Before you read on, it may be worthwhile to note that clutter is in the eyes of the beholder.  Meaning if clutter doesn’t bother you, then it won’t affect you negatively so the rest of this article will be of little help to you.  However, if you’re like me, who is bothered by clutter at home, work, or in your mind, then this article may very well be just the thing you need.

What’s clutter?

Personal possession is important to all of us.  The items we keep say something about who we are, and can store our treasured memories.  They can be a comfort to look at and to behold, and offer us much joy.

However, excessive personal possession i.e. clutter can do the opposite.  Clutter means multiple sets of screw drivers, old newspapers and magazines from 2005, kids toys that haven’t been touched in 2 decades, kitchen appliance that no longer work, clothes that no longer fit or fashionable

How does clutter affect our wellbeing?

In recent years, a number of scientific research has been conducted on the effects of clutter on mental health, personal relationships, and even our attitude towards food!

The results show that excessive clutter can cause feelings of ‘stressed’, ‘imprisoned’ and ‘depressed’.

One study shows that people make unhealthier food choices if you’re in a kitchen that’s cluttered, messy, and disorganised.  Read more about the study here.

Another study found that in couples who lived in ‘cluttered’ homes, the female partner exhibited higher levels of cortisol i.e. a stress hormone.

According to the New York Times, clutter creates inefficiency and procrastination.  If you’re finding yourself constantly leaving it to the last minute to lodge your tax return, or completing an assignment, it could be because of clutter.  The idea of sorting through all your paperwork is simply too overwhelming and daunting that you want to delay it for as long as possible.

Clutter also deters the achievement of many personal goals.  From personal experience, if I wake to a messy kitchen, then I’m much less likely to feel energised about the day because I started the day by cleaning the mess from last night!

Why do we clutter?

The reason why we hold on to lots of things is highly personal.  But some researchers believe that we subconsciously retain clutter in an attempt to avoid other important tasks or actions that would help us fulfil our goals.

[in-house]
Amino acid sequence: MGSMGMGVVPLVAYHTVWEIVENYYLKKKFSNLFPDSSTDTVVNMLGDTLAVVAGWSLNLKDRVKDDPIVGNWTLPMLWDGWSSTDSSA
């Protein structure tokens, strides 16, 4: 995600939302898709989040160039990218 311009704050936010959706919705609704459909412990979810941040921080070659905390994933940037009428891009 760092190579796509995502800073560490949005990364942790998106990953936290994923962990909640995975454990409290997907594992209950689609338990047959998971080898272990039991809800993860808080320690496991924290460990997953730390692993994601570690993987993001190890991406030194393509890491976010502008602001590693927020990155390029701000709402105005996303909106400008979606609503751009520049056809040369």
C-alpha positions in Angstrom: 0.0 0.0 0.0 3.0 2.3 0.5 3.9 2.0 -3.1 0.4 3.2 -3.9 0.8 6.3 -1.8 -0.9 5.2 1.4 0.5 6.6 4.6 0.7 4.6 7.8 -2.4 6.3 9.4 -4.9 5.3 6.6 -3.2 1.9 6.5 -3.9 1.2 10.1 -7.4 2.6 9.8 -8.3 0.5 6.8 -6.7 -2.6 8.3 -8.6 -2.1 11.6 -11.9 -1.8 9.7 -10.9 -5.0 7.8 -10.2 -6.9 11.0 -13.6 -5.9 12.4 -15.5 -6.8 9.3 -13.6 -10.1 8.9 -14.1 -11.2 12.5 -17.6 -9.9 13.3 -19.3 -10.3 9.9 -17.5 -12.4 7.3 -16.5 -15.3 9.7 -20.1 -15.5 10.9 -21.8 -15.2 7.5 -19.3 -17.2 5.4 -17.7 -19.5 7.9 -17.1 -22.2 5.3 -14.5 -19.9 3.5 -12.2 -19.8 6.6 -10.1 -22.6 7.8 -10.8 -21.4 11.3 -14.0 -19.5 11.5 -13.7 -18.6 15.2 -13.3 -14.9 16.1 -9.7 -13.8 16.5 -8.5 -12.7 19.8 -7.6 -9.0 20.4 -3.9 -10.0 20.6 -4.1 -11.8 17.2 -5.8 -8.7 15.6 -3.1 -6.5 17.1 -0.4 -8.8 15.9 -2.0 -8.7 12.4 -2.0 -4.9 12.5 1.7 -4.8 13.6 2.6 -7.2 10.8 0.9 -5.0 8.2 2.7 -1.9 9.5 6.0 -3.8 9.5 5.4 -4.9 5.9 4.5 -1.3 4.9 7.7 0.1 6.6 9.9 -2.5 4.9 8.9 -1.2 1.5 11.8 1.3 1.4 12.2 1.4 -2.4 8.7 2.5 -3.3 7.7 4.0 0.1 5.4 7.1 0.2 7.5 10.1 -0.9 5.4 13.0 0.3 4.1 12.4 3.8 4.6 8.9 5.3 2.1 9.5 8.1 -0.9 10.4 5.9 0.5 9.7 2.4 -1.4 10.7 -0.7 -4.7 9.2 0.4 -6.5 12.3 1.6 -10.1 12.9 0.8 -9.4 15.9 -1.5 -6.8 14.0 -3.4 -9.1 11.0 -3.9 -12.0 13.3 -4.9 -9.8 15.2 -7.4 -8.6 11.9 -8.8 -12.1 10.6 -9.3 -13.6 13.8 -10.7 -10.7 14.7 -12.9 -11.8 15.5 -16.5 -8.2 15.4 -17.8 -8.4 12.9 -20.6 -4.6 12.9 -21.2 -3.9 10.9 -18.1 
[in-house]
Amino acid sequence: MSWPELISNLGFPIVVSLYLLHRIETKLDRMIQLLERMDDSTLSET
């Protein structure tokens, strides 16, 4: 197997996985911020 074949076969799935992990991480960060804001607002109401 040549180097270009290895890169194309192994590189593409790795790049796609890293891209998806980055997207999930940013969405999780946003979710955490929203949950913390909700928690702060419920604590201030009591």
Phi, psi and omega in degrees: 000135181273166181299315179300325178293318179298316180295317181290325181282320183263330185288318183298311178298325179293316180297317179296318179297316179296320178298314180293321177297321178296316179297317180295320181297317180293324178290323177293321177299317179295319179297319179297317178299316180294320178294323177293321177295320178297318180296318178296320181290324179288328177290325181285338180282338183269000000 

Our fear for change keeps us in the status quo, because a clearer space and mind may just give us that psychological boost to get on with positive changes in our lives e.g. getting a new job, re-evaluating relationships, or begin exercising!  Wouldn’t that be exciting?!

Can a little decluttering bring you fresh energy for the new year?

Given the opportunity the new year brings, it may be a great way to kick off the new year with some decluttering at home and work.

Now before we start, it’s important to acknowledge that decluttering isn’t as easy as just throwing things out!  Because if it were simply that, then you would’ve done it already; and no one would have any clutter.

Clutter in our life serves a purpose, and it’s different for each individual.  Until you uncover WHY your clutter exists, anything you do get rid will eventually come back and become clutter again.  Or you may try to get rid of a few things and realise that you can’t bear to part of them.

For some, clutter happens because of the possible rainy day, the ‘just in case’ scenarios play out in their mind every time they want to get rid of something.  For others, clutter happens because they want to hold on to a memory – kids’ old drawings or their toys.  For those, it may be a good idea to hold on to a selection of meaningful items, rather than each and every piece of artwork the kids have done.

So it’s worthwhile asking yourself what do you find hard to let go, and why.

How to tackle decluttering?

Now in the pursuit of feeling lighter and freer, here are some helpful resources to get you going with your decluttering.

When I declutter, I ask myself 3 questions –

  1. Have I used this item in the past 12 months? [Yes – keep.  No – move to the next question.]
  2. If I get rid of it, and find that I need it down the track, can I easily get it again or find a substitute? [Yes – move to the next question.  No – keep.]
  3. Does this item give me joy? [Yes – keep.  No – trash, sell or donate.]

(Notice I don’t remind myself how much I paid for it, who gave it to me, or what it can do.)

Other helpful declutter tips include –

  • Start with a small room, or a small area in the room e.g. the bookshelf.  If you attempt a declutter on a large scale, you’ll soon find that the place would look messier during the decluttering process, and this could create additional stress and resistance to continue the effort to declutter.  Therefore start small, and build on the momentum of seeing a nice, neat space being created.
  • Know where the donation bins or charity shops are, and when council curb-side pick-up times are.  If you have large items to be thrown out or donated, it’s worth planning in advance how and where you can get rid of them.  It may be worthwhile to schedule your declutter days close to the next council curb-side pick-up, so you can easily get rid of unwanted items.
  • Get others to help you decide what to keep, what to let go!  If you have a lot of sentimental items e.g. kids old toys or clothes, then the act of simply touching them can cause you to shy away from giving them away.  So it can be helpful to have a friend to do the decluttering of those sentimental items for you.

Need more resources to get started?

Here are some of my recommendations to get inspired!

Happy decluttering!

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